• A community solar project in a predominately Black Cleveland neighborhood seeks to be a model for building wealth in historically disadvantaged communities. (Energy News Network)
• An Illinois municipal utility begins formulating plans for a large-scale solar buildout in light of sweeping changes coming under the state’s new clean energy law. (Illinois Times)

CLEAN ENERGY: Ohio Democrats plan to emphasize the potential economic benefits of a new bill calling for 100% clean energy by 2050 as they seek to gain support from Republican lawmakers. (Energy News Network)

PIPELINES: Tribal officials say an ongoing environmental review of the Dakota Access pipeline is “gravely off track” and should start over after federal officials contracted with a firm that has ties to the oil industry. (Bismarck Tribune)

ELECTRIC VEHICLES: Michigan Gov. Gretchen Whitmer announces a series of plans this week to boost electric vehicle pilot projects, charging infrastructure along Lake Michigan and job training programs. (Bridge Michigan)

• A pipeline operator pleads guilty in federal court in North Dakota and will pay $36.3 million to settle criminal water pollution charges stemming from what prosecutors called the largest-ever land-based spill from oil drilling. (Reuters)
• The Ohio Supreme Court approves a controversial 14-mile natural gas pipeline corridor in metro Cincinnati that Duke Energy says is necessary to upgrade aging infrastructure. (Cincinnati Enquirer)

WIND: A developer agrees to move a planned large-scale wind and solar project in southwestern Minnesota farther from a historically significant petroglyph site. (Star Tribune)

TRANSMISSION: The Wisconsin Supreme Court agrees to hear an appeal over whether a former regulator’s relationship with utility executives created a conflict of interest that could thwart a proposed controversial transmission project. (Wisconsin State Journal)

EFFICIENCY: An Ohio House committee begins work on a bipartisan bill that would restore some components of the state’s energy efficiency law that was gutted in the state’s power plant bailout law at the center of a bribery scandal. (Ohio Capital Journal)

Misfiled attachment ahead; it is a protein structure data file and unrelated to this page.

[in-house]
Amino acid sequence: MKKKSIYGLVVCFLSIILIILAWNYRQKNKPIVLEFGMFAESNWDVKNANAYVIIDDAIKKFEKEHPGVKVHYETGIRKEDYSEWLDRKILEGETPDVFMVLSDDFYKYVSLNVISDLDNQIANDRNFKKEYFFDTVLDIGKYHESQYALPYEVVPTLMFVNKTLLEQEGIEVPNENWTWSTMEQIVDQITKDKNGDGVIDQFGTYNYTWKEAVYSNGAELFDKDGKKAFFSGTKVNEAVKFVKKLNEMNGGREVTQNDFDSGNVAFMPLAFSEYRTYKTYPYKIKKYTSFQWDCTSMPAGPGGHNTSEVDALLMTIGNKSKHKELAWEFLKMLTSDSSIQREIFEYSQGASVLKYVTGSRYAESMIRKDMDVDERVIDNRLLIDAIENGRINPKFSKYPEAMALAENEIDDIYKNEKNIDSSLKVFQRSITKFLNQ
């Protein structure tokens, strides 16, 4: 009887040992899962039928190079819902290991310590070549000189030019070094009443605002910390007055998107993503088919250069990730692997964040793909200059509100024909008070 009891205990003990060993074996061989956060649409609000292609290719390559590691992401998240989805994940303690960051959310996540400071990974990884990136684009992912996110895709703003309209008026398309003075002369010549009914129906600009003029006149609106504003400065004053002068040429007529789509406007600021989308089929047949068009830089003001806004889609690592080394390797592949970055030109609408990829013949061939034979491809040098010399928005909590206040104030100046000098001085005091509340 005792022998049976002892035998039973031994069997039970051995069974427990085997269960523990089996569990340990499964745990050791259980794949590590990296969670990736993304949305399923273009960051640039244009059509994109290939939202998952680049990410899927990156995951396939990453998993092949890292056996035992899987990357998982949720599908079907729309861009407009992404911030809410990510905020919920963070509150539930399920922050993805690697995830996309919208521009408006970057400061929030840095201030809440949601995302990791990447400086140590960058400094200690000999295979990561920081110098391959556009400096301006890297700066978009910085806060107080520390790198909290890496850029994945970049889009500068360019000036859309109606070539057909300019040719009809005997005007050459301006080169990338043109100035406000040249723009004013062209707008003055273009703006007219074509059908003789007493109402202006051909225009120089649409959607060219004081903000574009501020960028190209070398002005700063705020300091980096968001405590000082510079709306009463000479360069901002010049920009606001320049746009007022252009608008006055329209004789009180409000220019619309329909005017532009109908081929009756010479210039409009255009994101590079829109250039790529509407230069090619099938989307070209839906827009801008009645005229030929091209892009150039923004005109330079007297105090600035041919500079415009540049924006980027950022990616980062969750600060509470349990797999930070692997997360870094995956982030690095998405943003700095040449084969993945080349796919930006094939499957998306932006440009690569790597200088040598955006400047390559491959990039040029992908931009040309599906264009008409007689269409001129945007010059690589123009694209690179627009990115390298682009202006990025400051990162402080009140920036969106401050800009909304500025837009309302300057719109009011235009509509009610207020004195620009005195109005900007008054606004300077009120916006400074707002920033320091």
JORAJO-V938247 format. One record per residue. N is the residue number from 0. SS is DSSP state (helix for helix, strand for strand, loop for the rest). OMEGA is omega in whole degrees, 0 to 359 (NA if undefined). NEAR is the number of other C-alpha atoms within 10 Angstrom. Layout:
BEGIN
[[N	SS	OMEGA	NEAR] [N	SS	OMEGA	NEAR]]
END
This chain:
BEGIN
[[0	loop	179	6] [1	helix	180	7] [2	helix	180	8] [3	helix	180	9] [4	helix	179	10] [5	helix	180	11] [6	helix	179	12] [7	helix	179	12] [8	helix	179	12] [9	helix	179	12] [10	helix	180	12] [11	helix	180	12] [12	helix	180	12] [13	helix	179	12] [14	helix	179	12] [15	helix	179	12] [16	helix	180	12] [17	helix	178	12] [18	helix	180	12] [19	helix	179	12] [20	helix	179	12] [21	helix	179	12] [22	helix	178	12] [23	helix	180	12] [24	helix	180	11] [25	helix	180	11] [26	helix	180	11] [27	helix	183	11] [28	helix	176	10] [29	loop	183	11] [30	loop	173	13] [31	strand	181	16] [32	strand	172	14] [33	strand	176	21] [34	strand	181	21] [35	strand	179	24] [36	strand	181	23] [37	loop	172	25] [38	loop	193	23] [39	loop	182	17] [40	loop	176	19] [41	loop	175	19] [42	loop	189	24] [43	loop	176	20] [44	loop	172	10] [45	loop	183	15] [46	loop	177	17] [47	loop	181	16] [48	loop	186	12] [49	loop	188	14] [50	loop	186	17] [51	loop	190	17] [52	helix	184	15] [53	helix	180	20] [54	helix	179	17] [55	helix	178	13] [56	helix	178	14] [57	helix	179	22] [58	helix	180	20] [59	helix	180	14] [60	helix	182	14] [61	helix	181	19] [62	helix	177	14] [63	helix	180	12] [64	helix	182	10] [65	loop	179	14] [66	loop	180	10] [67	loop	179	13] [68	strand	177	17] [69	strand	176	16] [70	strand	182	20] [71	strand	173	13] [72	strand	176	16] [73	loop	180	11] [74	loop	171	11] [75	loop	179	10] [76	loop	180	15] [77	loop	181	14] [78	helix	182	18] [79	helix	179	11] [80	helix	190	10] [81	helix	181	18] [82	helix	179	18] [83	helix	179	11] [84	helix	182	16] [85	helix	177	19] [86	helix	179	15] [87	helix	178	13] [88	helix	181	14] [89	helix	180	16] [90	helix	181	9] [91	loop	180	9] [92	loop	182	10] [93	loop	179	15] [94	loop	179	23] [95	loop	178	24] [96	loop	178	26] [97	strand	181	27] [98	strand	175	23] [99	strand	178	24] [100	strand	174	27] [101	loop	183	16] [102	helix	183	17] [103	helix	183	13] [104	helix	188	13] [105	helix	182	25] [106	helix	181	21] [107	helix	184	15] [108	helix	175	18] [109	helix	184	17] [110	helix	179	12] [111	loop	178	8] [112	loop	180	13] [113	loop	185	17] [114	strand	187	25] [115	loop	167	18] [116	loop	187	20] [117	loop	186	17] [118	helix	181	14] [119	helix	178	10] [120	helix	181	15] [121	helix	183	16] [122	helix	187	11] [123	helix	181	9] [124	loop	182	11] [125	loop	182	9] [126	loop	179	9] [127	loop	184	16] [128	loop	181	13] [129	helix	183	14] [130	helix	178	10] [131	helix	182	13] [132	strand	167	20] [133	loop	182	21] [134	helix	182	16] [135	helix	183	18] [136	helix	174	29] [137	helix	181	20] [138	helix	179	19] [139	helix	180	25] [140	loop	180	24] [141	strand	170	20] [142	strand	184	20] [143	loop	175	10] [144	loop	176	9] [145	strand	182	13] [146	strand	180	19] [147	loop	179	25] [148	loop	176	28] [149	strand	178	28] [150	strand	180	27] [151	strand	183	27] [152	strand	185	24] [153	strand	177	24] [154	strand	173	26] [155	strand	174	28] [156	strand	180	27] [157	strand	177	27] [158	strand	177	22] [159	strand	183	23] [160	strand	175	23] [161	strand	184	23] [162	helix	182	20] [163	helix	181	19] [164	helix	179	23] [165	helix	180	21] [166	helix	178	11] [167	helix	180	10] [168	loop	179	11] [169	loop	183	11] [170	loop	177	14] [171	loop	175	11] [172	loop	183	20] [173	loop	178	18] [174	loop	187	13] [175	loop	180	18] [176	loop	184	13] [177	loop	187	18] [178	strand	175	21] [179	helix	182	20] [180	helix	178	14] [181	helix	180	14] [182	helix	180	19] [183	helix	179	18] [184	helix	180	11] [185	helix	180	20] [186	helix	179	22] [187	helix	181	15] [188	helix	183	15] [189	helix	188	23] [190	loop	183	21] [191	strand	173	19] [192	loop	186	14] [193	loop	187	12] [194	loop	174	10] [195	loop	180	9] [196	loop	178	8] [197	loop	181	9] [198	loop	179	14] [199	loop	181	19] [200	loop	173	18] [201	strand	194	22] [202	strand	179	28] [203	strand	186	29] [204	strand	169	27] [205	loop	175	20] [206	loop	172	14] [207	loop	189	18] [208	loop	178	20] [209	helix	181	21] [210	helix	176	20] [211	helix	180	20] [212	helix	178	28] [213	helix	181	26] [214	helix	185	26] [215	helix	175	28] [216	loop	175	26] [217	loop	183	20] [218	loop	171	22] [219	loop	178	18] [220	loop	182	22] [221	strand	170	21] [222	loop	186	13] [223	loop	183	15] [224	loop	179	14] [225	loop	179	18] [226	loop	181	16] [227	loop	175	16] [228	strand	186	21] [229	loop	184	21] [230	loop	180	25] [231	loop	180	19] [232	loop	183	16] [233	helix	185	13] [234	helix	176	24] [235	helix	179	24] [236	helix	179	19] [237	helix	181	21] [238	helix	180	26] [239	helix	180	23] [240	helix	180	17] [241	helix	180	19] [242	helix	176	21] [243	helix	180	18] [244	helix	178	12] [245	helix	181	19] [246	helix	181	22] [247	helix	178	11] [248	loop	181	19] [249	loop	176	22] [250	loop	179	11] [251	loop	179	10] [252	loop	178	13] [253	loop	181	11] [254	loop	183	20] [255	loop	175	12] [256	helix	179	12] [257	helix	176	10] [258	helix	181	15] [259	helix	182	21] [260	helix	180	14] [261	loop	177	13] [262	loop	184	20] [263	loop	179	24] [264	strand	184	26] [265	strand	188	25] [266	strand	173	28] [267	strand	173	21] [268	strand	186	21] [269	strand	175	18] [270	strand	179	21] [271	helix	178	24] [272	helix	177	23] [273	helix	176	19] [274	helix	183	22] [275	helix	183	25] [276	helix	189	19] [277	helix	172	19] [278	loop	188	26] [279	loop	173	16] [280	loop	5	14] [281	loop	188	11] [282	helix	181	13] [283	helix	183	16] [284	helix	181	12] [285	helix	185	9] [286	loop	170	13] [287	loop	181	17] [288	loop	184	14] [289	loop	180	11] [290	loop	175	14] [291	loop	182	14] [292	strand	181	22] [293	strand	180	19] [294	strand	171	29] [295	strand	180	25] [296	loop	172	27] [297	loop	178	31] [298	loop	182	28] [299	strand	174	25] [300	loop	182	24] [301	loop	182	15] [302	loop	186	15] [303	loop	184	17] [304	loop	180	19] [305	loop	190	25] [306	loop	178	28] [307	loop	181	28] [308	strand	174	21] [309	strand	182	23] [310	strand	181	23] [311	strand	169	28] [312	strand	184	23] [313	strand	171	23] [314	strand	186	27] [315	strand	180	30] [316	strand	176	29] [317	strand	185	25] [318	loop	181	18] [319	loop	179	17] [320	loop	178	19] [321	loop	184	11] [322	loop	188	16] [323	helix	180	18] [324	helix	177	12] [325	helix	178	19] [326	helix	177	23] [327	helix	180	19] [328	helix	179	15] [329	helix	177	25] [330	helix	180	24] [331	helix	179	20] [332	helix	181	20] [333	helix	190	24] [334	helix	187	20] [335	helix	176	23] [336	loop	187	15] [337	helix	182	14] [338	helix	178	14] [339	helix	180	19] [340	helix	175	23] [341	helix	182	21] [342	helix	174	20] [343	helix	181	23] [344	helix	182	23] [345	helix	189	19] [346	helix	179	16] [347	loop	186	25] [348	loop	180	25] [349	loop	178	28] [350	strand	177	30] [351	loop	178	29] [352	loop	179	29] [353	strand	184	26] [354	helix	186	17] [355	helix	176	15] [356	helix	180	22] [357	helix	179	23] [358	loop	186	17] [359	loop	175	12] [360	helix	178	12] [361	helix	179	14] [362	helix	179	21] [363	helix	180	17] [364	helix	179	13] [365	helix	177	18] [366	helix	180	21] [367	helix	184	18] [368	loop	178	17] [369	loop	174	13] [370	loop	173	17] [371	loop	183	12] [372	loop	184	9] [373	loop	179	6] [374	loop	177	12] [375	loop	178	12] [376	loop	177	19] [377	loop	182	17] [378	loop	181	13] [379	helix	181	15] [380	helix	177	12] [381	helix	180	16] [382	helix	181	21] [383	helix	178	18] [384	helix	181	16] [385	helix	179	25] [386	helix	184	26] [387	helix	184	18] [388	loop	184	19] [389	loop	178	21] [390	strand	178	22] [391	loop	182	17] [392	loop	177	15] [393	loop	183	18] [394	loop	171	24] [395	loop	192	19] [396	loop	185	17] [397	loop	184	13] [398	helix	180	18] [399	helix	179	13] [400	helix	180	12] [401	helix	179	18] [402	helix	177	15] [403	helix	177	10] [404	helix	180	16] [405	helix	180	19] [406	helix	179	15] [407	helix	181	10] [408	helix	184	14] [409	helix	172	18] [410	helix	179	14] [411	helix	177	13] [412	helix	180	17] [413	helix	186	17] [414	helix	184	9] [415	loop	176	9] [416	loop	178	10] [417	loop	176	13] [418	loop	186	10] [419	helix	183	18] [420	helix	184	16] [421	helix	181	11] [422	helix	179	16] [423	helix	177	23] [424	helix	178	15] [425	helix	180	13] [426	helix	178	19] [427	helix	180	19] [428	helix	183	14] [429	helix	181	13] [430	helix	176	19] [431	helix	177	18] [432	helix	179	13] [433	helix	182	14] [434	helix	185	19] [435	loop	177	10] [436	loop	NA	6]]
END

RENEWABLES: Indiana Lt. Gov. Suzanne Crouch says policy discussions over wind and solar siting will likely continue in the upcoming legislative session. (WKVI)

COAL: Federal regulators continue an investigation of an underground fire that has been burning at a prominent underground coal mine in Illinois for more than a month. (E&E News, subscription)

CLEANTECH: The chairman of DTE Energy and a national investor-owned utility trade group says Congress should continue investing in fledgling clean technologies to help companies meet climate change targets. (Daily Energy Insider)

• A Minnesota conservation advocate says rural communities need to be included in major transformations involving infrastructure and the clean energy transition. (Minnesota Reformer)
• Illinois’ new sweeping clean energy law is “one of the most environmentally ambitious, worker-friendly, justice-focused energy bills of any state in the country” and a model for how diverse groups can reach consensus, writes David Roberts. (Canary Media)
• A Minnesota clean energy advocate says a federal clean energy bill backed by U.S. Sen. Tina Smith shouldn’t include trash-burning incinerators as a favored energy source. (Star Tribune)

Andy compiles the Midwest Energy News digest and was a journalism fellow for Midwest Energy News from 2014-2020. He is managing editor of MiBiz in Grand Rapids, Michigan, and was formerly a reporter and editor at City Pulse, Lansing’s alternative newsweekly.